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Chapter IV


Part 1 of 2

Perhaps the average boy will finish his bow and a few arrows, then immediately start shooting at everything in sight that seems to pre­sent a reasonable target! Fine. That's what bows and arrows are made for—to shoot with—but to gain the greatest amount of pleasure and enjoyment from this sport, more is needed than just a bow and a few arrows. (See Illustration II.)

Figures 34 to 39. Details of archery accessories
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Illustration II. Quiver, pouch, arm guards, and arrows
Illustration II. Quiver, pouch, arm guards, and arrows
Click for a larger image

A few experimental shots will convince one that protection for the forearm on the bow hand is necessary. The bowstring slaps the arm and wrist with force, and it is necessary to have an arm guard there to avoid many black-and-blue spots.

This arm guard is usually like a cowboy's leather cuff. (See Fig. 34.) It should be of light-weight, stiff leather, with a smooth finish. The cuff should fit snugly to the wrist and forearm, either laced or fastened with snaps, as shown in Figure 35.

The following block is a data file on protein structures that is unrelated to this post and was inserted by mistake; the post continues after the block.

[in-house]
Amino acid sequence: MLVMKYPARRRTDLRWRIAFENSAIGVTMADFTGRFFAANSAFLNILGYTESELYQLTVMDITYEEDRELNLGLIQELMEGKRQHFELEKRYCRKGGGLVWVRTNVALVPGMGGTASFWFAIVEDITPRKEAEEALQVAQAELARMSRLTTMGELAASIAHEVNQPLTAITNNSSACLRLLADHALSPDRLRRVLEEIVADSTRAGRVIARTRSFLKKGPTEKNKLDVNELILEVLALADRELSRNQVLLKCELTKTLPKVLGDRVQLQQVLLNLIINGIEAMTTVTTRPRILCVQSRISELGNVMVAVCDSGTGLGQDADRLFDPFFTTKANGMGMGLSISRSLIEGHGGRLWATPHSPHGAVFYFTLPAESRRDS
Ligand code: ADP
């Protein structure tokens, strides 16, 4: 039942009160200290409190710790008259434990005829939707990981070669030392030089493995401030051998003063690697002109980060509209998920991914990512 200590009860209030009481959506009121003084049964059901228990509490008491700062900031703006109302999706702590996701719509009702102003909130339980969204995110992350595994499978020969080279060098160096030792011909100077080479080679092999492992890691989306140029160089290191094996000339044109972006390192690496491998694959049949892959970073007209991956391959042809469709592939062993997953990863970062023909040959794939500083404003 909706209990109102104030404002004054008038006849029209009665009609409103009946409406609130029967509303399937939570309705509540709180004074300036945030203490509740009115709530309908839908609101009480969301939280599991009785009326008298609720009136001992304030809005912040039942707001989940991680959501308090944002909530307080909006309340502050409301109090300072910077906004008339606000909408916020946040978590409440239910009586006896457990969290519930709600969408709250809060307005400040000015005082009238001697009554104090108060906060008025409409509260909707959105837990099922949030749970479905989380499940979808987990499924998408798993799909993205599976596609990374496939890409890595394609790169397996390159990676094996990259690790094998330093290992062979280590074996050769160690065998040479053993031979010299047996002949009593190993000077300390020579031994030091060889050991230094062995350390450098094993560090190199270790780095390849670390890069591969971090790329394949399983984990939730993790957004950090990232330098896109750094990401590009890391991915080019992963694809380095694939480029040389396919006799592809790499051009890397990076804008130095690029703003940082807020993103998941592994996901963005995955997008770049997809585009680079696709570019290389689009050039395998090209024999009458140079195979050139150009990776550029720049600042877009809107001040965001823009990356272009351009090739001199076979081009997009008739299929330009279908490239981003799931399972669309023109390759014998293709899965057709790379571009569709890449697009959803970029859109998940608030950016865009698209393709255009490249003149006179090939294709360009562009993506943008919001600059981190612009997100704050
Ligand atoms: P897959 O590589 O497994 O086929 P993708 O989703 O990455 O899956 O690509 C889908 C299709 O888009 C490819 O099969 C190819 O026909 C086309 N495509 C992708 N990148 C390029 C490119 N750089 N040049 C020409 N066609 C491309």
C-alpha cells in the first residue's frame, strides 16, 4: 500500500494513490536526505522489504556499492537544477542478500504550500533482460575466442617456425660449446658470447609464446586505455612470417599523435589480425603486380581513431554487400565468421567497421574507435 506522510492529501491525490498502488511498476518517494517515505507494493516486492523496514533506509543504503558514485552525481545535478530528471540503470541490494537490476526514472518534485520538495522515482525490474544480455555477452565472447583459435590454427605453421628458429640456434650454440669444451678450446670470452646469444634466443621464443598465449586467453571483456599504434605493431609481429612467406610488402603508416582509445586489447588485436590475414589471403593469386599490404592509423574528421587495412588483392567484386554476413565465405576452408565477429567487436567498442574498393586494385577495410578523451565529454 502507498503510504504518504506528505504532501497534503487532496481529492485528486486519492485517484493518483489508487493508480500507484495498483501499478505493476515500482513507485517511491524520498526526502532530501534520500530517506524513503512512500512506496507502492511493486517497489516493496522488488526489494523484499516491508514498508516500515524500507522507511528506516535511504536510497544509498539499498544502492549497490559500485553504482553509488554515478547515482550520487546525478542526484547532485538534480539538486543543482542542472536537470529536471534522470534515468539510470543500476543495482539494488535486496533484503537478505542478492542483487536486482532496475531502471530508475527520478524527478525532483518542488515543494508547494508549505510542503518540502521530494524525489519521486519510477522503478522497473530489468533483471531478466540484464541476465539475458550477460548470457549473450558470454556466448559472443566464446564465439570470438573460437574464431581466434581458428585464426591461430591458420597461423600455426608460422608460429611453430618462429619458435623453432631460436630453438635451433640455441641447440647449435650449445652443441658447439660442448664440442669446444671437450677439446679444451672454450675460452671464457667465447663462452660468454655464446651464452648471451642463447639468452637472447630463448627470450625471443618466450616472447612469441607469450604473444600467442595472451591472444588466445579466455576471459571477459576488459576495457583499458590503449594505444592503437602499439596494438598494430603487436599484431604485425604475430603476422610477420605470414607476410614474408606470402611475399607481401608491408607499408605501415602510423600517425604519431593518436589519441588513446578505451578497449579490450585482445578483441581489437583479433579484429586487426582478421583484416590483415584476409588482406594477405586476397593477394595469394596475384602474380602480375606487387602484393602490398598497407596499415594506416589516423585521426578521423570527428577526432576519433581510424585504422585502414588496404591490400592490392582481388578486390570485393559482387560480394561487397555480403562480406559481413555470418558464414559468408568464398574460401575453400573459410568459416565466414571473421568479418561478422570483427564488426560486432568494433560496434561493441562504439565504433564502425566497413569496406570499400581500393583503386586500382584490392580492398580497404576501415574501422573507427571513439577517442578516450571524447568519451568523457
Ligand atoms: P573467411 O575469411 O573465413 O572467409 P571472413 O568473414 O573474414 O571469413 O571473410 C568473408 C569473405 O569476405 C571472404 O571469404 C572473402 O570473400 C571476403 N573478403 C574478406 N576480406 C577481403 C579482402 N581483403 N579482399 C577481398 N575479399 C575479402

Another fact presents itself, and that is sore finger tips from releas­ing the bowstring. Even the most calloused fingers will soon develop blood blisters from continued shooting.

Archers use many types of finger protectors, known as "finger stalls." Usually they are little, and not too thick. These finger stalls are formed to fit over the tips of the first three fingers of the right hand, up to the first joint. (Fig. 36.) They should be made to fit tight, then soak them in warm water and force them into place. Remove them carefully and lay them away to dry. Once thus formed, the stalls will serve for some time. An old kid glove with light reenforce­ments on the first three fingers is suitable, provided the reenforcements are sewed on very smoothly.